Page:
April 26, 2021 feature
A two-qubit engine powered by entanglement and local measurements
Researchers at Institut Néel-CNRS, University of Saint Louis and University of Rochester recently realized a two-qubit engine fueled by entanglement and local measurements. This engine's unique design, outlined in a paper published in Physical Review Letters, could open up exciting possibilities for thermodynamics research and inform the development of new quantum technologies.
"Our paper is based on a very simple and deep effect of quantum mechanics: Measuring a quantum system disturbs the system, i.e., changes its state in a random way," Alexia Auffèves, one of the researchers who carried out the study, told Phys.org. "As an immediate consequence, the measuring device provides both energy and entropy to the quantum system, playing a role similar to a hot source fueling a thermal engine. The noticeable difference is that here, the fuel is not thermal, but quantum."
A few years ago, Auffèves and some of her colleagues at Institut Néel-CNRS introduced the proof of concept for a measurement-fueled engine based on a single qubit. This was the first of a series of proposals that revealed the energetic counterpart of measurement devices.
So far, measurement processes were typically modeled using classical theoretical approaches. In their new paper, the researchers took a bold step forward by opening 'the black box' of measuring devices and looking at it from a quantum physics perspective.
"We specifically considered the creation of quantum correlations between the system to measure and a 'quantum meter,'" Auffeves said. "We tracked the energy and entropy flows along this process, unveiling the microscopic origin of the measurement fuel. This was the most important objective of our work."
In their study, Auffeves and her colleagues thus focused on so-called 'composite systems." Their analysis ultimately led to the design of a measurement-powered engine based on entangled qubits. In addition to local measurements, this engine is fueled by a physical phenomenon known as quantum entanglement. Entanglement occurs when a set of particles interact or remain connected such that the actions performed by one affect the other, even if there is a significant distance between them.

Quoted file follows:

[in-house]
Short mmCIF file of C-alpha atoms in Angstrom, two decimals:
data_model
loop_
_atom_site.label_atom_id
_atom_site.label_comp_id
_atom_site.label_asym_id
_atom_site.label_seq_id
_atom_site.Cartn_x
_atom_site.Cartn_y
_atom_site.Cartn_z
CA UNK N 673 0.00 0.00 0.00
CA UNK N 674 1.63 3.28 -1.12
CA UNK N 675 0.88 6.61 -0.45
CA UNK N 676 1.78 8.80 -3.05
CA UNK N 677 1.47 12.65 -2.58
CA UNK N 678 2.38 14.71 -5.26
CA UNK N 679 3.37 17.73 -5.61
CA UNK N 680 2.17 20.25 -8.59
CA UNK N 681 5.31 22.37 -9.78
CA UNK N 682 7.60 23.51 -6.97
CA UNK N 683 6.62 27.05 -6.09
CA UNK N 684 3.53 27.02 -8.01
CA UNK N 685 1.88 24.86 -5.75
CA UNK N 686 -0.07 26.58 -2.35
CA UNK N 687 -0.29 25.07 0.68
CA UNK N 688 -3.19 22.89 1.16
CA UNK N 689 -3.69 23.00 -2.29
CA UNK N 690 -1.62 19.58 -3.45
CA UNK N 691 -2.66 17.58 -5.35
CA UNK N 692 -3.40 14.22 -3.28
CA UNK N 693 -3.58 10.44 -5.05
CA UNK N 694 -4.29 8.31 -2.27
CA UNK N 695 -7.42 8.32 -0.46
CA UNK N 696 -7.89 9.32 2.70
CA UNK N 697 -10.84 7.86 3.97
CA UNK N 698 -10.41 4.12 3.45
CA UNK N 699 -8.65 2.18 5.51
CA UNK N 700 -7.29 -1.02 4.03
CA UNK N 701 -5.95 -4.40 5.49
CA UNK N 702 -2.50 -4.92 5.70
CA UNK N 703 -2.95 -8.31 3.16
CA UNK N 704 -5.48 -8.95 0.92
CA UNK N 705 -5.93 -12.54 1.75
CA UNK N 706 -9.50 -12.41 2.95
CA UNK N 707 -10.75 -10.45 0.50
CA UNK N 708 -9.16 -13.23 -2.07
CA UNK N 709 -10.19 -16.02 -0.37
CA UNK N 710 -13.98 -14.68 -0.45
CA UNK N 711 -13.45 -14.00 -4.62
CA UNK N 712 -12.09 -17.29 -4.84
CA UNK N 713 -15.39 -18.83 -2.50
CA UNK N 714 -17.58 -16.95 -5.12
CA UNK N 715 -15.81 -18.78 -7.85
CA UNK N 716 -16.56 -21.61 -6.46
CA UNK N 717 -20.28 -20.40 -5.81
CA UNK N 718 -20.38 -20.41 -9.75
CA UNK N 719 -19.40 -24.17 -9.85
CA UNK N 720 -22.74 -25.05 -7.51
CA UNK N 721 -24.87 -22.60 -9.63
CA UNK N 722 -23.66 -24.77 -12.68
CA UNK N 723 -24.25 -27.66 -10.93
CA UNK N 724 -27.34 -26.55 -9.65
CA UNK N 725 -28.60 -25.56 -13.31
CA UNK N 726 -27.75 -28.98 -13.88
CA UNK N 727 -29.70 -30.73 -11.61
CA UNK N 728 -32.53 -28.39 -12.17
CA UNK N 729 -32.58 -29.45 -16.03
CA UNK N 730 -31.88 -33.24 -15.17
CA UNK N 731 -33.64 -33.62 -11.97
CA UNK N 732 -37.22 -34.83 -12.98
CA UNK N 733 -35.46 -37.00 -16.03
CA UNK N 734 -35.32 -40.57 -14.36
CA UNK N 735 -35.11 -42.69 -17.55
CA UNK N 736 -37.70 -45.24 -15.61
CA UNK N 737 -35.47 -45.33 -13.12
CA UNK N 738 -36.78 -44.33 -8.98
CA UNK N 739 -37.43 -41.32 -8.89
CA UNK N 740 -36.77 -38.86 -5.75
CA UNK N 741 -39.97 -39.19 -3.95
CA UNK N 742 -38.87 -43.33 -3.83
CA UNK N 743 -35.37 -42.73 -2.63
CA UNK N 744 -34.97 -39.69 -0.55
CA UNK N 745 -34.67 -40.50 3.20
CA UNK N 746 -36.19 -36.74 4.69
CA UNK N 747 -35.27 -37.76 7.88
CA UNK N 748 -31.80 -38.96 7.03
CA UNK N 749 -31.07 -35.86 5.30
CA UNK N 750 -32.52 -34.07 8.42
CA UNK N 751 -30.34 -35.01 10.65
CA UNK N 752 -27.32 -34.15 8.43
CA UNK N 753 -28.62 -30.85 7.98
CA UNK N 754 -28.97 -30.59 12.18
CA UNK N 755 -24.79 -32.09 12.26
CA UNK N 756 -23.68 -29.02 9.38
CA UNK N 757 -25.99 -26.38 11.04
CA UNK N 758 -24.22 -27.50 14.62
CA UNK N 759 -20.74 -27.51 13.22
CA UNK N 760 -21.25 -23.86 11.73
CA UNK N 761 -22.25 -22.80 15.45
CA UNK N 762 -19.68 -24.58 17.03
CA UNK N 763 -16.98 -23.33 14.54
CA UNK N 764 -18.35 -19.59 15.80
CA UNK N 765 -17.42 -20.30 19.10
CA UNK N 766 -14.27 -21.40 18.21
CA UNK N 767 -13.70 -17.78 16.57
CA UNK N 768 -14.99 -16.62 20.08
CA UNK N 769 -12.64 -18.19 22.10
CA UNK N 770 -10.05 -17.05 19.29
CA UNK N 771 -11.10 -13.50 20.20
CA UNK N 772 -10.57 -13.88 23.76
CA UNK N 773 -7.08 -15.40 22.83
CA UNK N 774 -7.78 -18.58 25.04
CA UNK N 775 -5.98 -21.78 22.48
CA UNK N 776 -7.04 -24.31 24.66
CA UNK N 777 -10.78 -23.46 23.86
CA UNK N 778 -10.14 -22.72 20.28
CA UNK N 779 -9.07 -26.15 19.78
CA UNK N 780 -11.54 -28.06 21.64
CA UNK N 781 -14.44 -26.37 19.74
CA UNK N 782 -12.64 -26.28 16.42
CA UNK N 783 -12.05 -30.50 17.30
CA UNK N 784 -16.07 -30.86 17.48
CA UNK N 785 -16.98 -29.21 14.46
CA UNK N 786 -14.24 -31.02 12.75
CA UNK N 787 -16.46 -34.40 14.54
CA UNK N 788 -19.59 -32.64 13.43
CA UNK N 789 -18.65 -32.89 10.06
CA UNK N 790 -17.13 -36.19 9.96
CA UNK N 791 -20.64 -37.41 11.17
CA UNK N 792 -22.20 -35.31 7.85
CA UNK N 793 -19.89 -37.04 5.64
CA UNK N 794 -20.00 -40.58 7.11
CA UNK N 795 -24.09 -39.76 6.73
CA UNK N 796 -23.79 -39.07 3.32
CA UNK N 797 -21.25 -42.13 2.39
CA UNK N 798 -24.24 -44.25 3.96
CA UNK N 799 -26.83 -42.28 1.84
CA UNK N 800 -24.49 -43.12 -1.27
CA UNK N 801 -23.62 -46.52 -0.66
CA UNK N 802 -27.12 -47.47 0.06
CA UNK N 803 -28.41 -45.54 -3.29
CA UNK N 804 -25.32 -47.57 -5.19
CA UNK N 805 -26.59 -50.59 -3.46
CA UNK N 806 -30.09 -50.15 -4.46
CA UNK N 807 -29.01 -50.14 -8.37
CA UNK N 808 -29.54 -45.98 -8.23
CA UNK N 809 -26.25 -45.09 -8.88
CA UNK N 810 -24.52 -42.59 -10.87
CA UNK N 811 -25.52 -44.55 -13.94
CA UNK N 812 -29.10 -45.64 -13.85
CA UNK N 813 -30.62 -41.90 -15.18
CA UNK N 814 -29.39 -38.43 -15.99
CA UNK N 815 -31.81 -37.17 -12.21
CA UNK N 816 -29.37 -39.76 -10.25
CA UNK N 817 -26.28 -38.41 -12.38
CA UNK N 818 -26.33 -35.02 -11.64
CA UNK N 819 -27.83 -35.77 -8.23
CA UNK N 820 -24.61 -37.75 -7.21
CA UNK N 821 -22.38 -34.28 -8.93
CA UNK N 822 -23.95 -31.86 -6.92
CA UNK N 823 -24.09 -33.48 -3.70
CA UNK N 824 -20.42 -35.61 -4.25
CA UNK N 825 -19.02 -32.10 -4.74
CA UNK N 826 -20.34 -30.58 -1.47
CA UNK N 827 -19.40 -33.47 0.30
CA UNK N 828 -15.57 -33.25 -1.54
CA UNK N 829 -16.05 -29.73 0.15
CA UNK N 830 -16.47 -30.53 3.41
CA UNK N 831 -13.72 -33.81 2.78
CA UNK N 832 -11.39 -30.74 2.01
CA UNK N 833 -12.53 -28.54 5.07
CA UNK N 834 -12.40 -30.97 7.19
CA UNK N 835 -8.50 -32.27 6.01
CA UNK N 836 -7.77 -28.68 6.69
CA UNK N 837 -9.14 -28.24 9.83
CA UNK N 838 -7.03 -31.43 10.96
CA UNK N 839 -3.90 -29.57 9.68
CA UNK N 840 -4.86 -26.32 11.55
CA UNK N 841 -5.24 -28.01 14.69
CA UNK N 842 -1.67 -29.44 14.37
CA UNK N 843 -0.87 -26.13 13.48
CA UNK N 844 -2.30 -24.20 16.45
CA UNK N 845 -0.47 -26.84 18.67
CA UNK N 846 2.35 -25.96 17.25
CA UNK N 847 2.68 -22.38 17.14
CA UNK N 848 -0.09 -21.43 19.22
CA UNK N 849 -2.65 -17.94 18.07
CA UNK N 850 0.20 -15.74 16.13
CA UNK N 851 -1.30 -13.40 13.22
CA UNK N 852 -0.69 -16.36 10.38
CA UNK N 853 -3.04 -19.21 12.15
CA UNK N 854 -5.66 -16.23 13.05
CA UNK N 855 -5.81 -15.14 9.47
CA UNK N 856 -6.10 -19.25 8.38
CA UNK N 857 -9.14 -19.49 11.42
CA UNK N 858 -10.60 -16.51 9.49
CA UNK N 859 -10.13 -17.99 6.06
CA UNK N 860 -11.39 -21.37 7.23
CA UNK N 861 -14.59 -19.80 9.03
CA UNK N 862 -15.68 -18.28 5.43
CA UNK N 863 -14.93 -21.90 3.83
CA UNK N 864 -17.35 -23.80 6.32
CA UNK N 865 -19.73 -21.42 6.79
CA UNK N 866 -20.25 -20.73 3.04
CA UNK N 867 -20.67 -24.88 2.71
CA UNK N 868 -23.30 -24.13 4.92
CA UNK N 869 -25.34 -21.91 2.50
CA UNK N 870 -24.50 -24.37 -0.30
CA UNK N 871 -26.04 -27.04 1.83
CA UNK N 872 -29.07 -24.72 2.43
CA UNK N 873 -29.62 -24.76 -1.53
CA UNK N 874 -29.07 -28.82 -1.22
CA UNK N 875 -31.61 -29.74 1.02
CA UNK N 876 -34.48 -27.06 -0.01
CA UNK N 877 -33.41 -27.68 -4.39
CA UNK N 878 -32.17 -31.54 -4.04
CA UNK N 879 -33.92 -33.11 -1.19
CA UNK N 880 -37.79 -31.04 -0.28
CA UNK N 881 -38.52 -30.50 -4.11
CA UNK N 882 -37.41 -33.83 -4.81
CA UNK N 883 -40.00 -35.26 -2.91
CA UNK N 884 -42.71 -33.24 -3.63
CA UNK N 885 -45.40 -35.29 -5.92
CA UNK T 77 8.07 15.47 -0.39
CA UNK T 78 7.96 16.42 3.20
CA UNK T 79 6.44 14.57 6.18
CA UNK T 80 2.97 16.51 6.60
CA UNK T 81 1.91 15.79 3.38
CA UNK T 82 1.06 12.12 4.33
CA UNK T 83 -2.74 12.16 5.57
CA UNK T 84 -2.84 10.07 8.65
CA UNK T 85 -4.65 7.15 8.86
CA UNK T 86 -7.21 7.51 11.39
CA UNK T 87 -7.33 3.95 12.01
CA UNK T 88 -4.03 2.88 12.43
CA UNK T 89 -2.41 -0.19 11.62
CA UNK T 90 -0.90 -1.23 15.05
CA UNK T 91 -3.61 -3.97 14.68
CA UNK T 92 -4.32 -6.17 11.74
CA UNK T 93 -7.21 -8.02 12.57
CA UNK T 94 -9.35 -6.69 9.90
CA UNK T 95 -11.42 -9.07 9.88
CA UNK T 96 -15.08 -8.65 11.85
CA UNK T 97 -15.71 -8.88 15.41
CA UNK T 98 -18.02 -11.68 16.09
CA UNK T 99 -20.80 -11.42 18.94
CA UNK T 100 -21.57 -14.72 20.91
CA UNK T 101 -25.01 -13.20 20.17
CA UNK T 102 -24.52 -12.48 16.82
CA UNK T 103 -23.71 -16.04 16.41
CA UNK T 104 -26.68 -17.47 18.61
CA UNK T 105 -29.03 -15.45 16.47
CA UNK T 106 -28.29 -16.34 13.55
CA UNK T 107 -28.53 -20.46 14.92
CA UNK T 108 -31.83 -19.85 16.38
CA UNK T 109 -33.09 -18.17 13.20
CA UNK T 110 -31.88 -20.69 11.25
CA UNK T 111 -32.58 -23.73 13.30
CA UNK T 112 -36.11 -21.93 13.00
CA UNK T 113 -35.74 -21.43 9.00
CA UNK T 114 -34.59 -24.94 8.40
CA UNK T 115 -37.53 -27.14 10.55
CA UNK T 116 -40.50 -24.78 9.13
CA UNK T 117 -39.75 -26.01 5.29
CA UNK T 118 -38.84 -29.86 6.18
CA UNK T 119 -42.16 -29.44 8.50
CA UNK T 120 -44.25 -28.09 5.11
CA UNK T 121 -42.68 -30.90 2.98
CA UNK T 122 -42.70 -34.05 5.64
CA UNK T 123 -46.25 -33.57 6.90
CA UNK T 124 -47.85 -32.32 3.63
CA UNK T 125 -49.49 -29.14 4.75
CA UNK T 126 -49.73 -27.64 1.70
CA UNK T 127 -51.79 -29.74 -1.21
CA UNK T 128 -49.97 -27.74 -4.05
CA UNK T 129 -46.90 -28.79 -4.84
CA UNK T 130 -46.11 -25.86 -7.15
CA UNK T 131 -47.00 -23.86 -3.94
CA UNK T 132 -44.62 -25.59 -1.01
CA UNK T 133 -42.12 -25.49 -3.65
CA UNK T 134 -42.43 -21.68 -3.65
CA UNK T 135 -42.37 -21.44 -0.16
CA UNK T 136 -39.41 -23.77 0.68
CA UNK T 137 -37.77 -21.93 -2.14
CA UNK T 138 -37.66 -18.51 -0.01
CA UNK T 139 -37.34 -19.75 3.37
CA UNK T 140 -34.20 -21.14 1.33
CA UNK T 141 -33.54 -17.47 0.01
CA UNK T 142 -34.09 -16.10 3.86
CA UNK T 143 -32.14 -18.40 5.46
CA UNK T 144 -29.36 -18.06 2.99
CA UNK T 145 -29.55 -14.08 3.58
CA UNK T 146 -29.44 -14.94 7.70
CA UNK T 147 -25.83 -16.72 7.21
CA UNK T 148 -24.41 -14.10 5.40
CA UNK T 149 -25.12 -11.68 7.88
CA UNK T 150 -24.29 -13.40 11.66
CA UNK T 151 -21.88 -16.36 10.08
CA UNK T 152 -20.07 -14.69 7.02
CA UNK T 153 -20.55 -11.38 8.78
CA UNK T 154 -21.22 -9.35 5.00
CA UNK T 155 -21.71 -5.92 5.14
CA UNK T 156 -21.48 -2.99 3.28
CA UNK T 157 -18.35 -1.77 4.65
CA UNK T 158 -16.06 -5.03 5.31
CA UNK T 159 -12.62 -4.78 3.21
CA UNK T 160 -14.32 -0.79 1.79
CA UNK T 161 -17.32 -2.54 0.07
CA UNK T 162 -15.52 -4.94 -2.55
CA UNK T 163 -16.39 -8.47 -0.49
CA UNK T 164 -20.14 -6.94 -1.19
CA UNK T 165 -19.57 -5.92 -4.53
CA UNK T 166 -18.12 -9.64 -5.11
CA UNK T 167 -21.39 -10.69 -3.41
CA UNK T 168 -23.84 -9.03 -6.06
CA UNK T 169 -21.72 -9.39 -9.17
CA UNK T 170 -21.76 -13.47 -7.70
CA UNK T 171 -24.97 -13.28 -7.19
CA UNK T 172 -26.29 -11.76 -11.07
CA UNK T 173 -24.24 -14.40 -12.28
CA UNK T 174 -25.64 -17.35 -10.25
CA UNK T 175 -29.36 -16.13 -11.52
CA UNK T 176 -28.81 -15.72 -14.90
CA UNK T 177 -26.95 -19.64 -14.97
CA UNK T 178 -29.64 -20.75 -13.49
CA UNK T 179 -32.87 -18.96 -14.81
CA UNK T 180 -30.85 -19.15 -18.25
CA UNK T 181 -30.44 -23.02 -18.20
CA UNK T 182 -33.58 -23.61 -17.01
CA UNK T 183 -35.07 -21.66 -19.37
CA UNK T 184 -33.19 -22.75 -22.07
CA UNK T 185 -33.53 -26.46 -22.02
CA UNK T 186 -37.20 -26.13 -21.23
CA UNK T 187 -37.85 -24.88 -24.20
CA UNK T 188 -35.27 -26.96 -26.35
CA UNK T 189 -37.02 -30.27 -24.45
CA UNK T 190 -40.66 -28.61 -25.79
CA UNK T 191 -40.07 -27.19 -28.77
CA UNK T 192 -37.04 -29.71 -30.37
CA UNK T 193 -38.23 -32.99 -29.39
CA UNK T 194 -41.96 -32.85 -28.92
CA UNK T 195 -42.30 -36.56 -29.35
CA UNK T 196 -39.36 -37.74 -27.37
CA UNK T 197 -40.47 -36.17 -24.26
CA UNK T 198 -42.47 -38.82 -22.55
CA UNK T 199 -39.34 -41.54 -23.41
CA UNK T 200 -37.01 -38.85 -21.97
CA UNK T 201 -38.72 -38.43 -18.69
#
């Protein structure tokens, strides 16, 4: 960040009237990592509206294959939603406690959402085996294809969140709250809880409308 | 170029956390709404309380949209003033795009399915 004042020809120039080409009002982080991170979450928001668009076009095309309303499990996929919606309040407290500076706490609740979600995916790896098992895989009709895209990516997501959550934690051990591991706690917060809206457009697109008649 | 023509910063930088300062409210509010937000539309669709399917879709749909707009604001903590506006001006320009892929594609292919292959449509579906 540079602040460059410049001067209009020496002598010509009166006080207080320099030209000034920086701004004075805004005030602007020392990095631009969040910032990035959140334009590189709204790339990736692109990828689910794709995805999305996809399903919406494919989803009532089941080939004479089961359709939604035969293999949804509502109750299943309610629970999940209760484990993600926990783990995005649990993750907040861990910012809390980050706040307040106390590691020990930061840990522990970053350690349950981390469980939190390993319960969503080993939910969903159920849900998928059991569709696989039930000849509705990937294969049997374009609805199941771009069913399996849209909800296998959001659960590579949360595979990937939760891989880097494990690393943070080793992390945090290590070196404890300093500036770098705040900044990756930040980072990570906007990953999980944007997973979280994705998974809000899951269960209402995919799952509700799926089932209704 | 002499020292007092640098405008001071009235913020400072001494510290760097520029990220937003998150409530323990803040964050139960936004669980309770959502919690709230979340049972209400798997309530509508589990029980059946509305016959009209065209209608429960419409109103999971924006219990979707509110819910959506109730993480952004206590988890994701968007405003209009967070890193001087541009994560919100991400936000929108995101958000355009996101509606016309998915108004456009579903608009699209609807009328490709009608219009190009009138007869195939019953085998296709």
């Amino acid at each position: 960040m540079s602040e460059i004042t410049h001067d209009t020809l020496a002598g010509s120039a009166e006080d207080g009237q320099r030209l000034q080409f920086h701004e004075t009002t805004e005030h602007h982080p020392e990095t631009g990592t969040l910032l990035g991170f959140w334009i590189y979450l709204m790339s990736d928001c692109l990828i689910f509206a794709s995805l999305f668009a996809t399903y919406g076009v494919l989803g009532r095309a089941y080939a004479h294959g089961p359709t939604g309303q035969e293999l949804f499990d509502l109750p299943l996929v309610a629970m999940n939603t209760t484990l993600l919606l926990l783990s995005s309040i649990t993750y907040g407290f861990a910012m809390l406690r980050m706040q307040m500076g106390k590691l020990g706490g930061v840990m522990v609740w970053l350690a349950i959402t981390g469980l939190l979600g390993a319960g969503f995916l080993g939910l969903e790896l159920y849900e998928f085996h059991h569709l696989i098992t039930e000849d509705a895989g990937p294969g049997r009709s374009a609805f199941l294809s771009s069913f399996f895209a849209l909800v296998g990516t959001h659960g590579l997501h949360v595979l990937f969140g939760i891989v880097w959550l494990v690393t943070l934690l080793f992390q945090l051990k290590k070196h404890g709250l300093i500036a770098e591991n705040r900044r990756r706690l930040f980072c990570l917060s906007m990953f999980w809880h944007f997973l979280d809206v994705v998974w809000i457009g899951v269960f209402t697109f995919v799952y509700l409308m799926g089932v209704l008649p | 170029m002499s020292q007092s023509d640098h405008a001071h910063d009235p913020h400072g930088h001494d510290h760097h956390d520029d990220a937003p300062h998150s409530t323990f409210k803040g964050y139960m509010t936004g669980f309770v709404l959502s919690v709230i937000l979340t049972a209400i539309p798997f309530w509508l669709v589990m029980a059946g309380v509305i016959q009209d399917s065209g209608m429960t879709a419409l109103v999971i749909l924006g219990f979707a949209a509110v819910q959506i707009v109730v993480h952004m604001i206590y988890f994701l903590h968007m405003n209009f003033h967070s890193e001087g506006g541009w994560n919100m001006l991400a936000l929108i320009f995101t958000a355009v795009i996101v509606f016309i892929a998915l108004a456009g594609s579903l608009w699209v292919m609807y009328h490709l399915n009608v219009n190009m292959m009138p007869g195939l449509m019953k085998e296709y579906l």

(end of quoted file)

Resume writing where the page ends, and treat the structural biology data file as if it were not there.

The new engine proposed by the researchers has two qubits. A qubit is a quantum system with two energy states: the ground state |0> and the excited state |1>,
"When a qubit is measured in |1>, one can deterministically extract a quantum of energy from it, dubbed a photon," Auffèves said. "When the photon is released, the qubit is back to |0> by energy conservation. Respectively, when the qubit is in |0>, one can provide one photon to excite it in the |1> state."
Auffèves and her colleagues played with two qubits of different colors: a red one and a blue one. The red qubit exchanges red photons, while the blue one exchanges blue photons. Notably, the red qubit carries less energy than the blue qubit.
The protocol used by the researchers initially provides a red photon to the red qubit, preparing |1a > while the blue qubit is |0b>. Subsequently, the qubits interact by exchanging photons with each other, becoming entangled.
"We then measured the blue qubit," Auffeves said. "If it is measured in |0b> we are back to the initial state, and the process restarts. If it is measured in |1b> a blue photon can be extracted. Since blue photons are more energetic than red ones, one gains energy from the process on average. As we show and analyze, this energy comes from the measuring device."
The measurement-powered engine proposed by Auffèves and her colleagues relies on a composite working substance, and entanglement plays a crucial role in its fueling mechanism. The researchers were able to carry out a quantitative assessment of the two physical resources brought by quantum measurement, namely information and fuel. In addition, they examined the effects of these resources on the engine's performance.
"Our findings provide new insights into the fundamental energetic resources at play when a quantum system is measured, or equivalently, when quantum correlations are created between a quantum system and a quantum meter," Auffèves said. "Originally, these results are valid in the absence of a well-defined temperature as the only considered source of noise is measurement itself."
Auffèves and her colleagues were among the first to extend measurement-powered engines to composite working substances and to offer a microscopic interpretation of the fueling mechanism. Their findings could help to extend concepts related to thermodynamics to quantum sources of noise, such as those that can appear inside a cryostat.
In the future, the researchers' work could inspire other teams to realize similar engines. In addition, their study could open up an entirely new field of research, which they suggest could be called "quantum energetics."
"Our results shed new light on the measurement postulate in quantum mechanics," Auffèves said. "Since this mechanism still feeds fundamental debates, one can hope that quantum energetics provides new measurable quantities to distinguish between the various interpretations of quantum mechanics. On a more applied side, the energetic footprints of quantum measurement and entanglement will have an impact on the energy cost of quantum technologies and their potential for scalability."
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